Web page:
How to Wear Your Watch: A Buying and Styling Guide for Beginner Enthusiasts

How to Wear Your Watch: A Buying and Styling Guide for Beginner Enthusiasts

Buying your first luxury timepiece is undoubtedly an exciting endeavor, but there are some considerations that you need to make in order to buy the best watch that suits your needs, style, and personality. While there’s nothing wrong in picking a watch that you like and just going for it, in this guide we’re going to breakdown the things you might want to think about in the lead up to buying your first luxury timepiece or when you begin to branch out and build your collection with watches you love.

Size Matters (Kind of)

Perhaps one of the most common mistakes that beginners make when they buy their first luxury timepiece is neglecting to ensure the watch fits them – particularly when it comes to online purchases. While you might get lucky with your first watch, it is best to look at how big your wrist is and equate that with the case diameter of the watch you are looking to buy. If your wrist is 7” or so, you should be able to pull off pieces up to around 42mm. If you are below that, you might want to stay within 36-40mm, and if you are larger, you can pull off whatever you want. 

While it’s not an exact science, as things like thickness and lug-to-lug, i.e., the measurement from the tip of one lug to the next, can vary wildly from watch to watch, the general styling rule of thumb is to wear a watch without having the lugs overhanging your wrist. This is ultimately down to how you want your watch to look, but these conventions have arisen as a matter of comfort through the decades, so they’re pretty solid advice.

Style and Type

When you know what size watch you want, the next thing for you to figure out is the style of watch you want and the broader categories that style of watch fits within. With a multitude of styles to go for, identify how the watch will match your personal aesthetic. If you are someone that dresses casually most of the time, you’ll want a sports watch, maybe a Diver of Chronograph. If you like to dress business casual, then a leather-strapped Pilot’s watch might suit, or if you often find yourself in suits, then a classical dress watch might be to your taste. 

Within these styles, you will find various categories of watches that you can match to the kind of look you are going for. Within the sports watch category, you have divers, chronographs, pilots watches, and so on; within dress watches, you have everything from simple three-handers to complicated tourbillons and anything else you can imagine. Generally speaking, the style and type of your watch should match what it is you want to get from your watch and how you want to present yourself while wearing it.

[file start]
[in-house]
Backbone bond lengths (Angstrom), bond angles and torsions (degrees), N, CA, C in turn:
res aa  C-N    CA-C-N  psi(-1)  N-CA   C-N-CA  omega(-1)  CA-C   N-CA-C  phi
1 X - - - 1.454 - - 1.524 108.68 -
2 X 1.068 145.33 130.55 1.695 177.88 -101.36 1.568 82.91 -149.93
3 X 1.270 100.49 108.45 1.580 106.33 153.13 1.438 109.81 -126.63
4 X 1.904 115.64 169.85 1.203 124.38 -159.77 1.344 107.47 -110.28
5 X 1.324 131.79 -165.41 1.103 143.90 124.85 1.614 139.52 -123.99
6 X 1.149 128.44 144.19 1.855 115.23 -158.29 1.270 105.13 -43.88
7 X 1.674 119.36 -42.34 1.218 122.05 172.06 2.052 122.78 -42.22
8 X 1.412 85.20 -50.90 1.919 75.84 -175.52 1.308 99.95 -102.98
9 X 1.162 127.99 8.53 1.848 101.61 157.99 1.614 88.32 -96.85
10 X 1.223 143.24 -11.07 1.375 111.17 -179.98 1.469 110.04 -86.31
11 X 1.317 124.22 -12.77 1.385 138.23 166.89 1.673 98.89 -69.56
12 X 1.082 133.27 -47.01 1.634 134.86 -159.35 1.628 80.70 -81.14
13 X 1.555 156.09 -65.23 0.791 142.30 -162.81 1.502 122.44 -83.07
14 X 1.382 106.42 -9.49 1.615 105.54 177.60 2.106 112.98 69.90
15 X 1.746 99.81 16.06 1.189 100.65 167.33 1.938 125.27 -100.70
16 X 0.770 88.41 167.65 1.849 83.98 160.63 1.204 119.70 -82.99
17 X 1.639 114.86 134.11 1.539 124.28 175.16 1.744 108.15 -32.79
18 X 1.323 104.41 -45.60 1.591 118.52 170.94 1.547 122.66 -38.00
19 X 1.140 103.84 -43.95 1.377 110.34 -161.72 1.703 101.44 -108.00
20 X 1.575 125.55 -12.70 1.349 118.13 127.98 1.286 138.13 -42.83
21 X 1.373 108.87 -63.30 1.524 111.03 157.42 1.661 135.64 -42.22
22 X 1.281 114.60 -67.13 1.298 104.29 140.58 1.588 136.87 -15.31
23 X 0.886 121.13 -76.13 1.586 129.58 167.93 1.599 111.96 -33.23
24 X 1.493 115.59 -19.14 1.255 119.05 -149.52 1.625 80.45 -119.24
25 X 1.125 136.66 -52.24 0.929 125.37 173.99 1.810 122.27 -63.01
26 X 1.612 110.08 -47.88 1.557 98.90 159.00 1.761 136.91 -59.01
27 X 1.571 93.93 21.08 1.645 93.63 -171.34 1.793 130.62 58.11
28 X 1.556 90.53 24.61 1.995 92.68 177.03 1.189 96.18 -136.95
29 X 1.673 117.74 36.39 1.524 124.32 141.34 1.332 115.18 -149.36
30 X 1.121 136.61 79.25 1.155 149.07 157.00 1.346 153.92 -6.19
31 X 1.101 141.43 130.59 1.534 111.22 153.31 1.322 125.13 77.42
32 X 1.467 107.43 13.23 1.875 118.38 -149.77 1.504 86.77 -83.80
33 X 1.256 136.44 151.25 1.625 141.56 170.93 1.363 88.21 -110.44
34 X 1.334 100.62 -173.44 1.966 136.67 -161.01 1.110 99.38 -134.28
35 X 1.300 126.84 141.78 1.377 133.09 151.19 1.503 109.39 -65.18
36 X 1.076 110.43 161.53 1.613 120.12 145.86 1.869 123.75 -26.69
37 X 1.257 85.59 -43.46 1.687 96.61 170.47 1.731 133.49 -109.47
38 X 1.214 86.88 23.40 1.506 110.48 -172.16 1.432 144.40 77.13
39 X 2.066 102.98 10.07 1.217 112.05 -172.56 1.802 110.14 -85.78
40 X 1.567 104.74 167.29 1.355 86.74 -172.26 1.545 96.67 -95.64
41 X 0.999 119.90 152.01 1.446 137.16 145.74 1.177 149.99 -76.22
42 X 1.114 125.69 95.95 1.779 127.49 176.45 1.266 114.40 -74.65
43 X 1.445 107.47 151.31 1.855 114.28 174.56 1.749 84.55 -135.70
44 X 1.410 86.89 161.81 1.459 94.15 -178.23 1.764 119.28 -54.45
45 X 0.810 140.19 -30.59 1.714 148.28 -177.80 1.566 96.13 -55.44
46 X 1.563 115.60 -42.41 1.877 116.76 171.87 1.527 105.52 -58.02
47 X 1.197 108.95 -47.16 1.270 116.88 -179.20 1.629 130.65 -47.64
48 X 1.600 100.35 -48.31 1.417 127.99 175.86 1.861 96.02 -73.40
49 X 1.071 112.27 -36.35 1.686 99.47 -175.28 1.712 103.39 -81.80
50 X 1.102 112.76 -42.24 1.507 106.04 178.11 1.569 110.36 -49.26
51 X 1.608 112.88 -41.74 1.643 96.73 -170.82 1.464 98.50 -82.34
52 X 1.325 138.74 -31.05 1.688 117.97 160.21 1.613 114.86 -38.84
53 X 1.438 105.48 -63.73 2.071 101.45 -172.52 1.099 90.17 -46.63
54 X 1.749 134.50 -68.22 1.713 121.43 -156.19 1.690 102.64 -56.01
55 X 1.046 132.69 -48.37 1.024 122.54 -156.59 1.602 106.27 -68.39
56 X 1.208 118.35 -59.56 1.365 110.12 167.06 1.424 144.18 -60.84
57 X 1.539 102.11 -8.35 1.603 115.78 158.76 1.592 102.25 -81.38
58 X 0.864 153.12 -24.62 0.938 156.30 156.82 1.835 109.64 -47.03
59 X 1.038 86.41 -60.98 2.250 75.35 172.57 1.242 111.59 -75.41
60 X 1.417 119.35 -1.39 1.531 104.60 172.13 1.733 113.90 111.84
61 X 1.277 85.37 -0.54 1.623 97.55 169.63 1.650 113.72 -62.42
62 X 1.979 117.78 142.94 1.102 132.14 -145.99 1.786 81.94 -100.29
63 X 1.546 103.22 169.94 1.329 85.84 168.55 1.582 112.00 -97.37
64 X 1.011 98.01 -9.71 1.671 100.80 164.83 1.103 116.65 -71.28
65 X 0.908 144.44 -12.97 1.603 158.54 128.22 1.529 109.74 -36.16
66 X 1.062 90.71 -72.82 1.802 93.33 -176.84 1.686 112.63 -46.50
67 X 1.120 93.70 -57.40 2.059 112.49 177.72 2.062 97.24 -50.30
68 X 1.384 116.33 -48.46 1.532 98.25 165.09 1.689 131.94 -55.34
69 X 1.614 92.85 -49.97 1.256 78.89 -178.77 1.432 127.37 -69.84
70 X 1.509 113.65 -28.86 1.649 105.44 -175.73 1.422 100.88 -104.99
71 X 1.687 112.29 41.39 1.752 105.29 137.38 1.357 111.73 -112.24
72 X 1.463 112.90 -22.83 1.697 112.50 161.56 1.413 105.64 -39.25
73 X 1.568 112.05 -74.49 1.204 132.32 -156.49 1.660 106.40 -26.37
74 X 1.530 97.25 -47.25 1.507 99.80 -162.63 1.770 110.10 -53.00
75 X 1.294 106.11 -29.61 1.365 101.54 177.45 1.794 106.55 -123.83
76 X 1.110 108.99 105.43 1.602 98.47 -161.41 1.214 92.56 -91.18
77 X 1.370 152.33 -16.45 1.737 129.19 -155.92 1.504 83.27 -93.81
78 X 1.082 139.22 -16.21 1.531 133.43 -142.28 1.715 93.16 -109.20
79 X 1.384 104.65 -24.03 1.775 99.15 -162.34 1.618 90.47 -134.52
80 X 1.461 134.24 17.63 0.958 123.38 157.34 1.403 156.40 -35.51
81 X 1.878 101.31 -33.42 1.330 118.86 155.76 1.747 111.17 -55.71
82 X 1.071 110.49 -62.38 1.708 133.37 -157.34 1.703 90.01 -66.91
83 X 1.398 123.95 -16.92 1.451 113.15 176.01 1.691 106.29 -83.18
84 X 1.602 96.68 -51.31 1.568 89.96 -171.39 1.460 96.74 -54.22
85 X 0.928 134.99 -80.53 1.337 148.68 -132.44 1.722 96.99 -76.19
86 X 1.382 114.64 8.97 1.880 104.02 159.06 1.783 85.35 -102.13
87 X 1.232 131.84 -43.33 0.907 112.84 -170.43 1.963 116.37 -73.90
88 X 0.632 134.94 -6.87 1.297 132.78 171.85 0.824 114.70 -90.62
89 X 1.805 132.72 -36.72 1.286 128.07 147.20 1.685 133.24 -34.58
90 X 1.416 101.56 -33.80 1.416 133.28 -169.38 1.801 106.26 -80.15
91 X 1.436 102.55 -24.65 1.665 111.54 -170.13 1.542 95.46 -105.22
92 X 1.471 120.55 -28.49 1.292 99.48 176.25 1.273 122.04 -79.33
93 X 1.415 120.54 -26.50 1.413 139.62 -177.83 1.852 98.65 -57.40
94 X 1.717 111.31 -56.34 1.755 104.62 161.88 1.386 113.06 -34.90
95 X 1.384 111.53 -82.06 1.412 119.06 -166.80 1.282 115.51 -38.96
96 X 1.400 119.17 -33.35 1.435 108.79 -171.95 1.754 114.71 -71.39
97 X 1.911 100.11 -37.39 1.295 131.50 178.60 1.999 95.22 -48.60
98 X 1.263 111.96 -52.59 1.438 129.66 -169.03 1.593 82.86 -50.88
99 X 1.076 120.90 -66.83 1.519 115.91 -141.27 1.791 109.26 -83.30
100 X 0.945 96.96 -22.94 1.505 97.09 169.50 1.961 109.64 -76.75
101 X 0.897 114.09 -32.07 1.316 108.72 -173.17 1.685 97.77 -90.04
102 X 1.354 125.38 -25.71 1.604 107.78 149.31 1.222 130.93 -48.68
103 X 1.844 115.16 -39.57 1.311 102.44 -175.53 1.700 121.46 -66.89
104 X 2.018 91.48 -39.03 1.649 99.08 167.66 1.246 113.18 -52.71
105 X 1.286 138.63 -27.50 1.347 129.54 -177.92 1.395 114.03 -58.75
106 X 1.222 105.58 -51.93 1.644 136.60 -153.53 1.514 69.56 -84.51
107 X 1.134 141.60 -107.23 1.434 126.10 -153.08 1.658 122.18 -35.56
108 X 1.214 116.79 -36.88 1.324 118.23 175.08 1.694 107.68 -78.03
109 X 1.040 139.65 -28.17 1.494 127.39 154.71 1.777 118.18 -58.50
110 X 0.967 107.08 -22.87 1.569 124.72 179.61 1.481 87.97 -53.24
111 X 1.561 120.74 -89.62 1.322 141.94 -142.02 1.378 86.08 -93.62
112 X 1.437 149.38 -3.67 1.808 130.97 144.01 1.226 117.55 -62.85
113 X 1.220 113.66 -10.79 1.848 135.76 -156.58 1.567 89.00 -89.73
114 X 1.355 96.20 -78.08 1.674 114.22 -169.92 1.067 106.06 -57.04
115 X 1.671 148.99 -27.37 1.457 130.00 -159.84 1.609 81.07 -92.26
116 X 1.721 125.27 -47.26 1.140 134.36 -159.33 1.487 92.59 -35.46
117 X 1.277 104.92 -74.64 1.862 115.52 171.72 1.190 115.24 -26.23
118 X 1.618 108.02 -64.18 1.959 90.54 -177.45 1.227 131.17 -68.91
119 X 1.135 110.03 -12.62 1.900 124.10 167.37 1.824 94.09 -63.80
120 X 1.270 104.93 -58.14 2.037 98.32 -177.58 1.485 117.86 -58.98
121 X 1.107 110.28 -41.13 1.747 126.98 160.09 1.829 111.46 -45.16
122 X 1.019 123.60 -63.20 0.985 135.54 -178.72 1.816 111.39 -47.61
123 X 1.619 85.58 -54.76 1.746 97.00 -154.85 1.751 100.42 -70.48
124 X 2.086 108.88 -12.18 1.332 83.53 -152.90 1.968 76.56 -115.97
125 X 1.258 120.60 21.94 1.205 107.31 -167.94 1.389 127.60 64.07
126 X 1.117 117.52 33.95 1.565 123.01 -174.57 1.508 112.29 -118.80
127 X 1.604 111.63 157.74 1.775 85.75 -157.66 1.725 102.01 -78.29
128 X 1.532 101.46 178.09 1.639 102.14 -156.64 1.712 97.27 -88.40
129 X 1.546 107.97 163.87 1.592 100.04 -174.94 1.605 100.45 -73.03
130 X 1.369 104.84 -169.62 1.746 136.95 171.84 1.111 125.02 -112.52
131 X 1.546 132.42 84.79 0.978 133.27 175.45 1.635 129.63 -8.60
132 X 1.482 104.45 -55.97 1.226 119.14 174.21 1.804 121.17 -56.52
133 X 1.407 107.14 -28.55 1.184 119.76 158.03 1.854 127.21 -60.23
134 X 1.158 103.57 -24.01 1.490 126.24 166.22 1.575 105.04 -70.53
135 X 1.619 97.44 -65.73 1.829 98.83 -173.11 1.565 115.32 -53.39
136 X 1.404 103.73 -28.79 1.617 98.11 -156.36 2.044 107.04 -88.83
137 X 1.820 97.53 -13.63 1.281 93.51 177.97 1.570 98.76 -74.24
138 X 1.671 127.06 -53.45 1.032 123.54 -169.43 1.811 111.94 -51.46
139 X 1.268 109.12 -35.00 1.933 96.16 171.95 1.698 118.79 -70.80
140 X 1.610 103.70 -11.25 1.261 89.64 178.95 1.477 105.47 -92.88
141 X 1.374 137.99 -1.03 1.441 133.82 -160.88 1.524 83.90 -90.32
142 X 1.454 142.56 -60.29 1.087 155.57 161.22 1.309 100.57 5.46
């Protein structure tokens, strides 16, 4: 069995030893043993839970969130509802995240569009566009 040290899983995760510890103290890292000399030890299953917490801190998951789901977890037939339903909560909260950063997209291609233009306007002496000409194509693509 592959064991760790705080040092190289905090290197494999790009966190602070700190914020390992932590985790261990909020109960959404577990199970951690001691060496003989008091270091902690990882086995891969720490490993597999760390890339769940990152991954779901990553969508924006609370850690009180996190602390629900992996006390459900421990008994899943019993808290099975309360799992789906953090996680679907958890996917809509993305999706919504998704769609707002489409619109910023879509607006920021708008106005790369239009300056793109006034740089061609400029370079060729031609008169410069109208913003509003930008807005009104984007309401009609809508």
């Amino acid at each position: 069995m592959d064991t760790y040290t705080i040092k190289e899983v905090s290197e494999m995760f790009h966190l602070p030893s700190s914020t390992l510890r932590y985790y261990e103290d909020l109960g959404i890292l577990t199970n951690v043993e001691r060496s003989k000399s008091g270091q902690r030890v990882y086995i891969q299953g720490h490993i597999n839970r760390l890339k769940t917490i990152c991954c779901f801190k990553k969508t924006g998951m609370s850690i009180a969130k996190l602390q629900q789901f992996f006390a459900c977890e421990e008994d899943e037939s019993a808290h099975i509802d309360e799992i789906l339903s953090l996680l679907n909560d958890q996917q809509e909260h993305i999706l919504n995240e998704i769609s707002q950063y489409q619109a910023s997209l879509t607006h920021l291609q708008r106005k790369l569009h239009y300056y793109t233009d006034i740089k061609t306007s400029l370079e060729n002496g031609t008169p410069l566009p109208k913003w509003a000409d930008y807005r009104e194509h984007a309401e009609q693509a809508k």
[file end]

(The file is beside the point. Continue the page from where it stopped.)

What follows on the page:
If you want a weekend watch to wear when you’re out of your work clothes, a stainless steel sports watch will be more appropriate than a dress watch. Likewise, if you are styling a suit with a watch, a sports watch wouldn’t be the best option unless you put it on an outfit-matching leather strap. Instead, a thin precious metal dress watch would be the way to go.

Color Coordination

Perhaps a smaller point to mention than the others, but when you buy your first watch or even one of the earlier pieces in your collection, you might want to try sticking to somewhat conservative dial options. Thus, these dials will be more likely to match outfits better than daring colors like reds or yellows. While you can always add color to your watch by changing its strap to one of our HORUS Straps, a muted dial in either black, white, blue or green, will ensure you will be able to match your watch to most of your outfits without having to sacrifice on aesthetics. A versatile dial means your watch is versatile too, while daring color options are usually one-dimensional as outfit accessories. 

Styling Conventions

As someone looking to get into watches, you may be under the impression that there are strict codes that you have to abide by with regards to actually wearing your watch. Within horology, we have gatekeepers who try to dictate that a watch is worn on your non-dominant hand above your wrist bone and that should be loose on your wrist, but not loose enough that it slides past the bone or rotates. Those are simply not things you have to worry about when buying, wearing, or styling your watch. 

Wear your watch on the side it feels best, as loose or tight as you feel comfortable and as high up or low down your arm as you want. These are simply archaic styling conventions that nobody pays attention to anymore, and for a good reason. Wear your watch how you feel it suits your style best. If you wear comfortable clothes and don’t like restrictive garments, then rock a loose watch; you’ll always look better than someone uncomfortably following conventions that don’t suit them just for the sake of it when you wear your watch how you want to.